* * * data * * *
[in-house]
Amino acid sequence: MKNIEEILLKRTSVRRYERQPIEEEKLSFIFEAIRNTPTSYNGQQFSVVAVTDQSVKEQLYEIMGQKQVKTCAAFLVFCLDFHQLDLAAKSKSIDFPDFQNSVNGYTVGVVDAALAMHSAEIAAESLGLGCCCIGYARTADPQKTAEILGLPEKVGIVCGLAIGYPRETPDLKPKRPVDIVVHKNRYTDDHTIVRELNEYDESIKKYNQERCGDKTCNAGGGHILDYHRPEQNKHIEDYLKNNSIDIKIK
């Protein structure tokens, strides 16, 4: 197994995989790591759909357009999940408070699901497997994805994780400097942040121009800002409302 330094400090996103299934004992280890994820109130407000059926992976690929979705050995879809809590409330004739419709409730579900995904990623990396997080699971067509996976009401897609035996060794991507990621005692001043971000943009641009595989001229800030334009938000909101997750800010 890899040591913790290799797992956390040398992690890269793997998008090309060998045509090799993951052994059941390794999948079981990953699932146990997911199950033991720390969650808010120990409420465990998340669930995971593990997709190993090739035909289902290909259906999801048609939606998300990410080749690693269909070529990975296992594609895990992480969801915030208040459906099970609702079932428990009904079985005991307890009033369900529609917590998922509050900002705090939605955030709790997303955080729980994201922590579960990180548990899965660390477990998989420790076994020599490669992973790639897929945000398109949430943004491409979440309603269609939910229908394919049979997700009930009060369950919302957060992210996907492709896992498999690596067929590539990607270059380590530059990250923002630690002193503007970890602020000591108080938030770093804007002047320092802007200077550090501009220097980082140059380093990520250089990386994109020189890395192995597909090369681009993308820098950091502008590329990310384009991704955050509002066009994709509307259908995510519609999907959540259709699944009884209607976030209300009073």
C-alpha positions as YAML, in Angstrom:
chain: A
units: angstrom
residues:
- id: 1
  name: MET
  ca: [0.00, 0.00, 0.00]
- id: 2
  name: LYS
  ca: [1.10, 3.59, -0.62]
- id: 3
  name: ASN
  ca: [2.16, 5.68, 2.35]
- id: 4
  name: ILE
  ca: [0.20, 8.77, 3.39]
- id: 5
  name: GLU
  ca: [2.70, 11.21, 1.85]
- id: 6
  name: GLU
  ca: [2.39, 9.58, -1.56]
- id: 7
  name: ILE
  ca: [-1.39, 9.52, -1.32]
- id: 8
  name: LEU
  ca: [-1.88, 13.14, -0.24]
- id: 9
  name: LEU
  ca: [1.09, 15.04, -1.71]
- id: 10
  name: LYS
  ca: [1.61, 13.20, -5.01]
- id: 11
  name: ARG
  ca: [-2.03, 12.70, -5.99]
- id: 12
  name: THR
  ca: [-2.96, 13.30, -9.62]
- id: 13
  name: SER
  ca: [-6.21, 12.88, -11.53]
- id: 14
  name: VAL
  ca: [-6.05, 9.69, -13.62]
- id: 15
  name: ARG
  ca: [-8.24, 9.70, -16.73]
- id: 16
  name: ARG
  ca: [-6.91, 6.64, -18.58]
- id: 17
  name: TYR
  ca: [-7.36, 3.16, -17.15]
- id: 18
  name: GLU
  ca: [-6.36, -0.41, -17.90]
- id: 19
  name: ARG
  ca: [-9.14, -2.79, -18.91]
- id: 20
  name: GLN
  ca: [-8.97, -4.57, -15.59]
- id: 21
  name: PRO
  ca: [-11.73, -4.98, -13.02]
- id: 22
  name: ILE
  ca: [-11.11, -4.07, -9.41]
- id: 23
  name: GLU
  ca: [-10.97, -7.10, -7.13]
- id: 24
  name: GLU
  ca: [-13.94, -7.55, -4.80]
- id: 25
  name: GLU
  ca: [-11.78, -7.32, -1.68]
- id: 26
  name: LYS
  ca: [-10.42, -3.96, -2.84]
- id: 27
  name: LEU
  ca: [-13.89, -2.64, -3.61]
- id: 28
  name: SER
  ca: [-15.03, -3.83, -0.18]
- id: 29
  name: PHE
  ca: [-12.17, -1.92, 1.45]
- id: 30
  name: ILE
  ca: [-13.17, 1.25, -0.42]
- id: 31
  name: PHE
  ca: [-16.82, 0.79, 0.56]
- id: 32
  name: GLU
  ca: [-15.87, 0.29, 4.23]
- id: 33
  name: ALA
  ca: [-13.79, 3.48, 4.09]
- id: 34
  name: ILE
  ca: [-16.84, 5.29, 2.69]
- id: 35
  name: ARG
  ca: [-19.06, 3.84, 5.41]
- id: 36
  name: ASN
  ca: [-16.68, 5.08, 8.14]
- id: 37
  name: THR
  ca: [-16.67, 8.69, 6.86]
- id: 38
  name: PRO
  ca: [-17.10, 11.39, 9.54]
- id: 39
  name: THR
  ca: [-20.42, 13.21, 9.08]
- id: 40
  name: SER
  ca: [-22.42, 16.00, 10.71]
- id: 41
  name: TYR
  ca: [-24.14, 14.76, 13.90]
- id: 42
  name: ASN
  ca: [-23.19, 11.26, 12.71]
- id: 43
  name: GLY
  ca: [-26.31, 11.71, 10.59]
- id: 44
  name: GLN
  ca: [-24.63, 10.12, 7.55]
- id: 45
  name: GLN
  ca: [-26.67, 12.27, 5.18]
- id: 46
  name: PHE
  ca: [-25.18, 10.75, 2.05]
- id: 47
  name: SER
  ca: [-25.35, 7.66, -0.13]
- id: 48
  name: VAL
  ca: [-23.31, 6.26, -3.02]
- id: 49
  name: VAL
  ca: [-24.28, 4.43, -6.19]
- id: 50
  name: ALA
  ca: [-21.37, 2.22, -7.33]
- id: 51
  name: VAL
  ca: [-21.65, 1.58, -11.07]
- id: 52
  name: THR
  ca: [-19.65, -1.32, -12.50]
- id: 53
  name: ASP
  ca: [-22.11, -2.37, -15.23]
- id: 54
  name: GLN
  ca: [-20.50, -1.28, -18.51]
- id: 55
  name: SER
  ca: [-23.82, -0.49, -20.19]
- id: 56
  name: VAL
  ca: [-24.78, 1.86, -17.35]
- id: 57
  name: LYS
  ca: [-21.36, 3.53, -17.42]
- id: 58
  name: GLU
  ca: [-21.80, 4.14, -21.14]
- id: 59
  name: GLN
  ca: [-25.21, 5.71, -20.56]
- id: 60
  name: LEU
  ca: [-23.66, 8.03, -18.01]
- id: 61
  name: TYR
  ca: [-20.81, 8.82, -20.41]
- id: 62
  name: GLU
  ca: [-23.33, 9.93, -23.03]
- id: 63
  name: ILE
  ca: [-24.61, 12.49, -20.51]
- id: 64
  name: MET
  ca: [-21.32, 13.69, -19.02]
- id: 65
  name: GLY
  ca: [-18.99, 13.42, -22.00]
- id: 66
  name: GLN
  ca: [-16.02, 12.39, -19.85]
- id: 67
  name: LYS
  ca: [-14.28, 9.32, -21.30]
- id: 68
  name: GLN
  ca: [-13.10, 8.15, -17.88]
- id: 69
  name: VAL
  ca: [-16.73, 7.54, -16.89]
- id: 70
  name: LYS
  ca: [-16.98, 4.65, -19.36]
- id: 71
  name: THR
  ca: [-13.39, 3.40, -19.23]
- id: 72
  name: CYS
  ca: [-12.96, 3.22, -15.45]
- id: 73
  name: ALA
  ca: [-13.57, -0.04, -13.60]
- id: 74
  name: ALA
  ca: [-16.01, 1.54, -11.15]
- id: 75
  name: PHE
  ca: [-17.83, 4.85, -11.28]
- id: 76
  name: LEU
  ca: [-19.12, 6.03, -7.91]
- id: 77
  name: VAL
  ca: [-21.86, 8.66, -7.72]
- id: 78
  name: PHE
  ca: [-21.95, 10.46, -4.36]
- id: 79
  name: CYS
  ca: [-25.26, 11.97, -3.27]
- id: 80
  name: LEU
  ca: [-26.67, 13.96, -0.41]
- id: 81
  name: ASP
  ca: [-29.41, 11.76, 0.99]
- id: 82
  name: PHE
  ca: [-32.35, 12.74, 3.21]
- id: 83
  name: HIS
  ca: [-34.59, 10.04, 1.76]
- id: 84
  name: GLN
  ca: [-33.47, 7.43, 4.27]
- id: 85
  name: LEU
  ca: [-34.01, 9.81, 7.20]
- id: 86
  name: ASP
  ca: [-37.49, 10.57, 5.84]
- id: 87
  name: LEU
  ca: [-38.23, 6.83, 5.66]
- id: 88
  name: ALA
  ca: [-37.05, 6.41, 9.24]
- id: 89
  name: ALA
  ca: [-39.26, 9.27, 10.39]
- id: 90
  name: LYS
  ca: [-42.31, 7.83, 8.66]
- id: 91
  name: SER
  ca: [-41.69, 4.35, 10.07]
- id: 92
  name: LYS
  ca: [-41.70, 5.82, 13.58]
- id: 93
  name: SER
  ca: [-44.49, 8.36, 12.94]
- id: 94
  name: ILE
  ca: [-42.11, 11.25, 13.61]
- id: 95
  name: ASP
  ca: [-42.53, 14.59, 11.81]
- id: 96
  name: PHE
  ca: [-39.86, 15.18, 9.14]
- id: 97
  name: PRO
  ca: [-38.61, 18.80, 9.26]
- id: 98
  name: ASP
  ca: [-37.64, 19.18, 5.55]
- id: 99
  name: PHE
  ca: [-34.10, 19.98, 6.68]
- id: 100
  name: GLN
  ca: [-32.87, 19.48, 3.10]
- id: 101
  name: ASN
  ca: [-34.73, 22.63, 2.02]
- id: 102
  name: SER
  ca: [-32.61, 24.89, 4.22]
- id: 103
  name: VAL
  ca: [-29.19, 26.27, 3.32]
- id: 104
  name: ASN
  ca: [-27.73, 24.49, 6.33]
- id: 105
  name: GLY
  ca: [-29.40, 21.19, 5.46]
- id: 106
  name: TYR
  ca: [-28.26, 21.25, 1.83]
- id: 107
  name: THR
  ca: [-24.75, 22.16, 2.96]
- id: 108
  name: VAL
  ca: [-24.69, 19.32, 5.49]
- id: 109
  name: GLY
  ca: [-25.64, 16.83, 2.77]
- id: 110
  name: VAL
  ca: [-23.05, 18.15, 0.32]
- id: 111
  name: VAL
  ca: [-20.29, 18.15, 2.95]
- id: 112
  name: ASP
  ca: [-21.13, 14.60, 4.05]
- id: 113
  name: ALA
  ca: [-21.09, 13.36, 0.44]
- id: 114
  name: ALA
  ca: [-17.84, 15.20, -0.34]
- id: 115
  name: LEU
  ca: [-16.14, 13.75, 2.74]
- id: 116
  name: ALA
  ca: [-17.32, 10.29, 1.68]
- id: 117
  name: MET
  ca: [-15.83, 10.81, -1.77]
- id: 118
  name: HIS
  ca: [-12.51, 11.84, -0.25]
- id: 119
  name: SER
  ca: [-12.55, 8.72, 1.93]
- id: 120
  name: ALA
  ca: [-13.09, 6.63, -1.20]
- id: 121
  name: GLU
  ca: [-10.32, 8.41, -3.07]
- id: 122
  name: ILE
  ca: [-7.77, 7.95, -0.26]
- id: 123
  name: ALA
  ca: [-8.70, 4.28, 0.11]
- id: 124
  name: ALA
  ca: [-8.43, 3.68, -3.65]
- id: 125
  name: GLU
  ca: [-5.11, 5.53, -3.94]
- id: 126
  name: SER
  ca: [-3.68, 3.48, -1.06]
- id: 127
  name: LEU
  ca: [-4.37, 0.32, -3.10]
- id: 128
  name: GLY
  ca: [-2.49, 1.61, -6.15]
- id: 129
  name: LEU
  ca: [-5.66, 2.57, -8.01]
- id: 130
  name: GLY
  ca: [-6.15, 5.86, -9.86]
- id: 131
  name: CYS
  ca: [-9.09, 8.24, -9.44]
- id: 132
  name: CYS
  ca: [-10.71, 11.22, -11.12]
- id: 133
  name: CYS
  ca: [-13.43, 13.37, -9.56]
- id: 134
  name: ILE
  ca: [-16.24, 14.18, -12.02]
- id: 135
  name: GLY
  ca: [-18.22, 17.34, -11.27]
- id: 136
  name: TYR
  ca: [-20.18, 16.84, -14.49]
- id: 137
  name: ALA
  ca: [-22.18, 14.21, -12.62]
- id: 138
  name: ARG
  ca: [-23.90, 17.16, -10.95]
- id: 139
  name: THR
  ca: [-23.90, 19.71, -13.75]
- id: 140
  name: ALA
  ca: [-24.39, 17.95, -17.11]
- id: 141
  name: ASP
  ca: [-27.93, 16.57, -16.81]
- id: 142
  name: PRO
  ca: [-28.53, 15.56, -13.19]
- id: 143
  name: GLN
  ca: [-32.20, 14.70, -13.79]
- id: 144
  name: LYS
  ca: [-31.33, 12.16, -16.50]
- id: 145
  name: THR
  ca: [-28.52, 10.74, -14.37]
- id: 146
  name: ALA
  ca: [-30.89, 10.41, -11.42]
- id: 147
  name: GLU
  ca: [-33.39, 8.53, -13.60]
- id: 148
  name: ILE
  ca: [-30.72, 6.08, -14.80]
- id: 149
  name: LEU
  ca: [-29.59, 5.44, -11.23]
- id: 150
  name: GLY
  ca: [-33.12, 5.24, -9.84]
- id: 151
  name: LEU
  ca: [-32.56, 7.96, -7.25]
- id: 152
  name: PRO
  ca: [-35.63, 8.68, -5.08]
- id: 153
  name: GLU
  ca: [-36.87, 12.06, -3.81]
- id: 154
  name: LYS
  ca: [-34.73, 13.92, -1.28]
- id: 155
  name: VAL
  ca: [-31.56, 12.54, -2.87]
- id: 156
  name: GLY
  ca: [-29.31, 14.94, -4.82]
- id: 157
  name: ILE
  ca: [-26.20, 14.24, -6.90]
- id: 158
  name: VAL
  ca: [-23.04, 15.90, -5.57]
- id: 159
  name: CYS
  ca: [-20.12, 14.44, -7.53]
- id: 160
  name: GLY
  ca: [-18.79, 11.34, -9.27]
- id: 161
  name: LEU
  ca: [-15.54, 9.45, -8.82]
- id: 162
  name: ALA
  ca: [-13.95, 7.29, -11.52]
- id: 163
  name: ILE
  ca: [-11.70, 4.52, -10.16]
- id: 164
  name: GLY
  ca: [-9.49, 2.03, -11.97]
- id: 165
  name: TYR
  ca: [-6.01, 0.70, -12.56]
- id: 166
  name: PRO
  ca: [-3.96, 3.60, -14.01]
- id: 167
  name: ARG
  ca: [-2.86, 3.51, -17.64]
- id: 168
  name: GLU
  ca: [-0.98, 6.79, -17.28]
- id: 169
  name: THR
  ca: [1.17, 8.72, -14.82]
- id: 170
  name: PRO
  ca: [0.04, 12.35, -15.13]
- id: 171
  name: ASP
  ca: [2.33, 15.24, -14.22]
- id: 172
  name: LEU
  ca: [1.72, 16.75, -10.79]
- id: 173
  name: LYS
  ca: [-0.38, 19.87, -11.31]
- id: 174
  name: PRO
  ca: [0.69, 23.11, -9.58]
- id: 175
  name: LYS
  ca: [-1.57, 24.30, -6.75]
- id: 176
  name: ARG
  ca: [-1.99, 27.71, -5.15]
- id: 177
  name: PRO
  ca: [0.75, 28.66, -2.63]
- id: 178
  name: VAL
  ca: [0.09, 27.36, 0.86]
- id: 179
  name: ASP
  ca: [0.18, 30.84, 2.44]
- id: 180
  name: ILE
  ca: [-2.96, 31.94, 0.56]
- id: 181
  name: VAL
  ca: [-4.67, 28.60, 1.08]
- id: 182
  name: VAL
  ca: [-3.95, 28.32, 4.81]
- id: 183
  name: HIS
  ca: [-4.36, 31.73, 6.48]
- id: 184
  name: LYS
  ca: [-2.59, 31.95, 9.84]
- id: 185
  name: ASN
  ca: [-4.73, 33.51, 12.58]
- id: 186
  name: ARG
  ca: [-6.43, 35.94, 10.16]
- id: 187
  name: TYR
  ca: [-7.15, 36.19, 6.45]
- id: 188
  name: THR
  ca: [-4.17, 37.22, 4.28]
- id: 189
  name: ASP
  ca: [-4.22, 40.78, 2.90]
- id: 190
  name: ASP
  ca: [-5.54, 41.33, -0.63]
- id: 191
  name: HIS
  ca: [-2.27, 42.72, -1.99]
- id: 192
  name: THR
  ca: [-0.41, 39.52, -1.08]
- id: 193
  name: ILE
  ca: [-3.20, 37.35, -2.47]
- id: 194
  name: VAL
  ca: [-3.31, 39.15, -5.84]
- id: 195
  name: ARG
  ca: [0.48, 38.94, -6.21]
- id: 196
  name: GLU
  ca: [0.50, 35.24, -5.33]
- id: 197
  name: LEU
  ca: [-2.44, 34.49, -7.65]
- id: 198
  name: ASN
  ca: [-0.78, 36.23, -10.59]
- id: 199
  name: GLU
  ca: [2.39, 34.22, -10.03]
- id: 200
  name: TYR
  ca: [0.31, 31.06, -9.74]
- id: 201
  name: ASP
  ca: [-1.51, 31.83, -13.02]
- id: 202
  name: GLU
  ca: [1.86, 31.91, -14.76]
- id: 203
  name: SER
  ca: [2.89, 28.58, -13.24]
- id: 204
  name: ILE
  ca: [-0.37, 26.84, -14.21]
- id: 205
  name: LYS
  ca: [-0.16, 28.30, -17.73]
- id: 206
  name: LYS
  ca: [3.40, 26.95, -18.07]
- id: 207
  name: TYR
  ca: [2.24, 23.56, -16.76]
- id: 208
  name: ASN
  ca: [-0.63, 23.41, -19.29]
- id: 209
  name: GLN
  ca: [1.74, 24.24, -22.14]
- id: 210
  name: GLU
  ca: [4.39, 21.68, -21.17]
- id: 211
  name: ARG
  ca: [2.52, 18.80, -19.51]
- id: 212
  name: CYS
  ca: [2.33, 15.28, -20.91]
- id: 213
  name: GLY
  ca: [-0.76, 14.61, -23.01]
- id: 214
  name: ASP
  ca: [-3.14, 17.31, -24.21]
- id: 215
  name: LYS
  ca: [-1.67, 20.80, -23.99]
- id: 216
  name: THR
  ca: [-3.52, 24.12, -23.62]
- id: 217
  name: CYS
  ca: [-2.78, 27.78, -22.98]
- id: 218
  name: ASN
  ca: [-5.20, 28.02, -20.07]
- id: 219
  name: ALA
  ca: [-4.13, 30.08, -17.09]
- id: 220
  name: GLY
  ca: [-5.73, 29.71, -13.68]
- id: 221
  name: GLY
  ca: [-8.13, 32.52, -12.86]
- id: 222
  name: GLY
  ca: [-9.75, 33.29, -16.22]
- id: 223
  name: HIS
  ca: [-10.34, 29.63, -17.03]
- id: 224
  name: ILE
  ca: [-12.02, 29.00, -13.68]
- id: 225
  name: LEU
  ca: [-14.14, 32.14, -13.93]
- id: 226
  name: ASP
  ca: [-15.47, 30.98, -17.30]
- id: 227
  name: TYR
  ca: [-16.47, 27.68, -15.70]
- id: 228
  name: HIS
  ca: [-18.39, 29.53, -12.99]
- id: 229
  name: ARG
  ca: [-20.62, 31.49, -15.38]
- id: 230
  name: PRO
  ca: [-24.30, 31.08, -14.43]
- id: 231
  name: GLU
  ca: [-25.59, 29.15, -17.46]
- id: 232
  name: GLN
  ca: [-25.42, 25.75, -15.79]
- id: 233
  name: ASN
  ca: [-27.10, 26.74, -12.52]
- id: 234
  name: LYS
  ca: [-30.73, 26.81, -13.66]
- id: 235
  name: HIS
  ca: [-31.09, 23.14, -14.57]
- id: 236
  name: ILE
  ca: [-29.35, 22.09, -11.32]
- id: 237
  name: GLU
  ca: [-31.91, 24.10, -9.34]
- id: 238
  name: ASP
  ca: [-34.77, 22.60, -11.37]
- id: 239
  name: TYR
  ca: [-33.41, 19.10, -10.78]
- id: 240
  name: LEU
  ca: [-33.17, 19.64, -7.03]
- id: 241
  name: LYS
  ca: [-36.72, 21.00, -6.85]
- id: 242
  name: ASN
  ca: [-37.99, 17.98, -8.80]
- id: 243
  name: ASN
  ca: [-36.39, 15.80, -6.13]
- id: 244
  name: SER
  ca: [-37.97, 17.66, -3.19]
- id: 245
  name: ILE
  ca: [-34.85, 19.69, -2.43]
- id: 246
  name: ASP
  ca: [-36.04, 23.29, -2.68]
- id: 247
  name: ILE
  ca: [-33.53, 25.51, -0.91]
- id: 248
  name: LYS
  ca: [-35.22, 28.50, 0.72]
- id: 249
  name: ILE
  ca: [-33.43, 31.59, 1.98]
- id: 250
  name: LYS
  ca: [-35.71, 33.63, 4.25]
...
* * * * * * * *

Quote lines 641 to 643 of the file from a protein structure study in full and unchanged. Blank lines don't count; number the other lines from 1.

- id: 212
  name: CYS
  ca: [2.33, 15.28, -20.91]